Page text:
What happens in the
climax?
What happens in the
falling action?
What happens in the
resolution?
3.) Point of View
From what point of view is
the story told?
Evidence from the text
Page #
Evidence from the text
Page #
Evidence from the text
Page #
Evidence from the text
Page #
Evidence from the text
Page #
How does the point of
view impact the reader’s
understanding /
perception of the story?
4.) Setting
What is the setting and
how does it contribute to
the atmosphere/ mood of
the story?
5.) Conflict
Internal conflict (Man vs.
Self)
External conflict (Man vs.
???)
6.) Themes/ Symbols
What seem to be evident/
dominant themes or ideas
presented by the author in
the book?
What symbols are evident
and what might they
symbolize?
7.) Important Quotations/
Passages
Do any passages stand out
as particularly important
or representative or
specific characters/ ideas
in the book?
What makes them
important?
8.) Author’s Attitude/
Tone
Does the author of the
book have any obvious
feelings on any issues?
What is his/her tone of
voice while writing?
Evidence from the text
Page #
10.) Unknown Vocabulary
What do those words mean in context?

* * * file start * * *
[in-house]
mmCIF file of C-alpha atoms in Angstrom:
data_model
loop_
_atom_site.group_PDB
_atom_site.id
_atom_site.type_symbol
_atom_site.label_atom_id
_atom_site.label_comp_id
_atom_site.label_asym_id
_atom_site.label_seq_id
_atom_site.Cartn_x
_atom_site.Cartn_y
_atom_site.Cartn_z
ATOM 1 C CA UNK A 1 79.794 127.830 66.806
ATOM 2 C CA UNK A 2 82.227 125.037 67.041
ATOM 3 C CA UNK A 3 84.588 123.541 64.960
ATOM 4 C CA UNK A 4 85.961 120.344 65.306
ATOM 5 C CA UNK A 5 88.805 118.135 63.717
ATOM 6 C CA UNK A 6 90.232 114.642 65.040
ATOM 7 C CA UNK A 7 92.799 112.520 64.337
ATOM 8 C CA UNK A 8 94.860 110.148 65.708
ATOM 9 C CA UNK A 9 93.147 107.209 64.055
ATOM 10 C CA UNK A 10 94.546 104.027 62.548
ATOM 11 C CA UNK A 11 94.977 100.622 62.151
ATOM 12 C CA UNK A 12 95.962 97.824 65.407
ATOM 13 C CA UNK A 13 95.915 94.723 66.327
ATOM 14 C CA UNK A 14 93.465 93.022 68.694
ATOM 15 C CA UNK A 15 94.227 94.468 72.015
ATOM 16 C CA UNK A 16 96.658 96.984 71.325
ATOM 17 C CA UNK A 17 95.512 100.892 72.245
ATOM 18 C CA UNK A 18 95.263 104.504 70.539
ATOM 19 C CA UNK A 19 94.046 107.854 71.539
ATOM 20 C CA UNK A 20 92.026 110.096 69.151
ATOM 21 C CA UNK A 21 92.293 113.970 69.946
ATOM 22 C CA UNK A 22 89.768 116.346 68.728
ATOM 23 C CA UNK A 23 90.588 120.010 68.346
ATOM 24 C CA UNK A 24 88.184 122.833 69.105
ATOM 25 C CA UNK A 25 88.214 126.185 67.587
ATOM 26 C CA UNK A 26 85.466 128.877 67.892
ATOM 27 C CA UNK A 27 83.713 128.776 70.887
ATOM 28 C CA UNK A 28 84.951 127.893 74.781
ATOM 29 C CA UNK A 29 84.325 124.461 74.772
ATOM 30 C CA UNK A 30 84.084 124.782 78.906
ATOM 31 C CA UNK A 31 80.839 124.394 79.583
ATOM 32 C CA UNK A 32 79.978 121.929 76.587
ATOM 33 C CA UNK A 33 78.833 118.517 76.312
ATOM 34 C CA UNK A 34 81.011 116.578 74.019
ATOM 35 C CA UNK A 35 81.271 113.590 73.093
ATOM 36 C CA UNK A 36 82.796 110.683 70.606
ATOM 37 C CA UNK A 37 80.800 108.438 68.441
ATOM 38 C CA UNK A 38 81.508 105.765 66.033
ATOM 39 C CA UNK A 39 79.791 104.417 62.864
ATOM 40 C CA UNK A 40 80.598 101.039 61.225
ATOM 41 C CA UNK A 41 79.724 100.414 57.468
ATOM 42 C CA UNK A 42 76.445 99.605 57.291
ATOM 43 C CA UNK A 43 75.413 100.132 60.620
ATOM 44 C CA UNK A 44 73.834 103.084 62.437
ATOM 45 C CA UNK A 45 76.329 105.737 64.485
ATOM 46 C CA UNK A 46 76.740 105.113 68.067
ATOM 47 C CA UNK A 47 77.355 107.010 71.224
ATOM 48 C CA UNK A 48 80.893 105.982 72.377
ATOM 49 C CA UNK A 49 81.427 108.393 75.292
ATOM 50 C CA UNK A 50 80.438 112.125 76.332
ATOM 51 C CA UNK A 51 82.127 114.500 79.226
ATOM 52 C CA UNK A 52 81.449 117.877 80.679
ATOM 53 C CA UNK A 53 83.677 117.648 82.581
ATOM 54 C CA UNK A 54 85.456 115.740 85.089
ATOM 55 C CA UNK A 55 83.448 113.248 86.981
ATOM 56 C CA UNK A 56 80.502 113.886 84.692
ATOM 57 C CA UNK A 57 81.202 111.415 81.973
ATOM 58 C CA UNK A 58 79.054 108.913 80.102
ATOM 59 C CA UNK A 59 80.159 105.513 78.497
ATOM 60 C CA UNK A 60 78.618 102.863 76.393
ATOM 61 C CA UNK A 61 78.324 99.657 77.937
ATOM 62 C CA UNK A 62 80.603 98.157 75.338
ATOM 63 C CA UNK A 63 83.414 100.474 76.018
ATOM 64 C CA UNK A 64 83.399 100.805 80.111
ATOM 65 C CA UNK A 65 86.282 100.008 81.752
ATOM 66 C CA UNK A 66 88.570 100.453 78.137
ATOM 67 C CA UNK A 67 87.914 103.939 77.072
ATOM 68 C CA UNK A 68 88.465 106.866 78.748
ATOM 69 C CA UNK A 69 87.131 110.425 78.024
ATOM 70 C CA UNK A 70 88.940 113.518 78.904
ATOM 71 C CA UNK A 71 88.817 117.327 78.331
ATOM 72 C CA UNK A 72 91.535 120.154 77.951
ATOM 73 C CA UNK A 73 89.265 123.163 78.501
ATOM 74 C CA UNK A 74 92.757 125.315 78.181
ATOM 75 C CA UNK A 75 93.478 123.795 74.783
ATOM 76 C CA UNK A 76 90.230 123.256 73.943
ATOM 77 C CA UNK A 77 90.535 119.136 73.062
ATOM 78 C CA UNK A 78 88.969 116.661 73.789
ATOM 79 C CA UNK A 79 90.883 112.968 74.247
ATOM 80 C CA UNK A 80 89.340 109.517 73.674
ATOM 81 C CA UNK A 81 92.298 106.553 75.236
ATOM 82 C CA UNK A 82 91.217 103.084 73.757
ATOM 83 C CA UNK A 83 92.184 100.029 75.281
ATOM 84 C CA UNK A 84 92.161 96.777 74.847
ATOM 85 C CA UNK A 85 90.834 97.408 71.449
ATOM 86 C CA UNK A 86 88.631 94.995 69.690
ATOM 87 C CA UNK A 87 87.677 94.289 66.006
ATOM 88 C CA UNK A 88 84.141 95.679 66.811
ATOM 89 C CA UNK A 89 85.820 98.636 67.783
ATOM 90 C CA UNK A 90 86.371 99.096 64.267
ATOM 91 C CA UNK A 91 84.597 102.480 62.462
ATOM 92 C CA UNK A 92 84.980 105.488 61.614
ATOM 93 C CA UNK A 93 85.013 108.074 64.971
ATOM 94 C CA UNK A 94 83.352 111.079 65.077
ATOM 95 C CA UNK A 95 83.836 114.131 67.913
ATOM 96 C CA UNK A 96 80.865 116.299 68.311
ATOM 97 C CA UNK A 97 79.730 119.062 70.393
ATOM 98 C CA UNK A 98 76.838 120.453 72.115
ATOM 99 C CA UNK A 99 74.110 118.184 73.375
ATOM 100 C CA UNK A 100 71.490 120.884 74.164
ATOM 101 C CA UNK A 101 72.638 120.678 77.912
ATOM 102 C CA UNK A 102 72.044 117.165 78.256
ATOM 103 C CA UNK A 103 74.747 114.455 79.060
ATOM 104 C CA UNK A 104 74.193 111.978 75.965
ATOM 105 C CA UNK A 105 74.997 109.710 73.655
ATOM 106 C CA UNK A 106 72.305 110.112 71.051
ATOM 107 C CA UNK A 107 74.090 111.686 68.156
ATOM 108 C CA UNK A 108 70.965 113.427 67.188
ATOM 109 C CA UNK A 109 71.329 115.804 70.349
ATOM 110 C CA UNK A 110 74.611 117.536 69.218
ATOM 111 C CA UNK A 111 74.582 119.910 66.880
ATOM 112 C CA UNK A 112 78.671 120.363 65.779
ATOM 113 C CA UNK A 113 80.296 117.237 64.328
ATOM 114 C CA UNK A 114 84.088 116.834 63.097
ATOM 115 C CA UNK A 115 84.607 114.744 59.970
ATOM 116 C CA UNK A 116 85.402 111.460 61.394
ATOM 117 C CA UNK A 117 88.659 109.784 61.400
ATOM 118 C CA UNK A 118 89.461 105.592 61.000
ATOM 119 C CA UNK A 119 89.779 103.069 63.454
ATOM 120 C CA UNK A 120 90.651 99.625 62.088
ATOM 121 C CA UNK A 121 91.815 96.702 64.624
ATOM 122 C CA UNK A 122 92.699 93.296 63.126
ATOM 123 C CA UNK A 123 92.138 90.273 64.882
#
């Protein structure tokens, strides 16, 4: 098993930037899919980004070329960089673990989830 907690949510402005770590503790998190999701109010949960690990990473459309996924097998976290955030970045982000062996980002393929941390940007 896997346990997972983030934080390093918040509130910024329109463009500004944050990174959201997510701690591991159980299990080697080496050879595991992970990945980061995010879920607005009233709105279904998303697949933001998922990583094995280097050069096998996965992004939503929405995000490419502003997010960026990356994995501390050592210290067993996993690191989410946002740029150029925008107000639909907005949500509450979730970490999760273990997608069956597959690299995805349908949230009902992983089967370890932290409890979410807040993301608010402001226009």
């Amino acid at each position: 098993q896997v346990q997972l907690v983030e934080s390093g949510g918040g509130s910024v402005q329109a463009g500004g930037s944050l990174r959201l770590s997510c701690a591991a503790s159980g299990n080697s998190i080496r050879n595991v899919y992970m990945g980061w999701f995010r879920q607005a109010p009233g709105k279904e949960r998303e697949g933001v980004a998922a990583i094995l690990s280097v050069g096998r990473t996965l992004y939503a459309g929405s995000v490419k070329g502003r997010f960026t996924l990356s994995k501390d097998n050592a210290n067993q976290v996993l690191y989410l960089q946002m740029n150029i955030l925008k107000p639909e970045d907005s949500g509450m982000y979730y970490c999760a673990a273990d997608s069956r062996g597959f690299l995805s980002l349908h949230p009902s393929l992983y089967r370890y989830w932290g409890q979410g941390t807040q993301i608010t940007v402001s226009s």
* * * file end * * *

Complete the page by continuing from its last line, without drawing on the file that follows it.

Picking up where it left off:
Page #
SUMMER READING LIST
JOHN MCEACHERN HIGH SCHOOL
th
11 Grade Honors American Literature and Composition
2014-2015
All assignments are due the first week of class.
The Honors American Literature course is designed to give you a comprehensive examination of literature
that chronicles the development and changes in the United States from the Colonial period writers to
Modern authors.
The writing focus for 11th grade literature course is expository, the analysis of literature. To fully
comprehend and coherently write about literature, you must first be exposed to a variety of genres and
writers. So, in an effort to sustain your reading skills and comprehension, as well as exposing you to the
canon of classic literature, the Honors-level American literature class will be reading two texts this
summer.
REQUIRED
All students will read the play The Crucible by Arthur Miller
 This text is available in the MHS bookroom.
 You will have an objective test on this novel the first day of class.
AND
Students should select one of the following titles:

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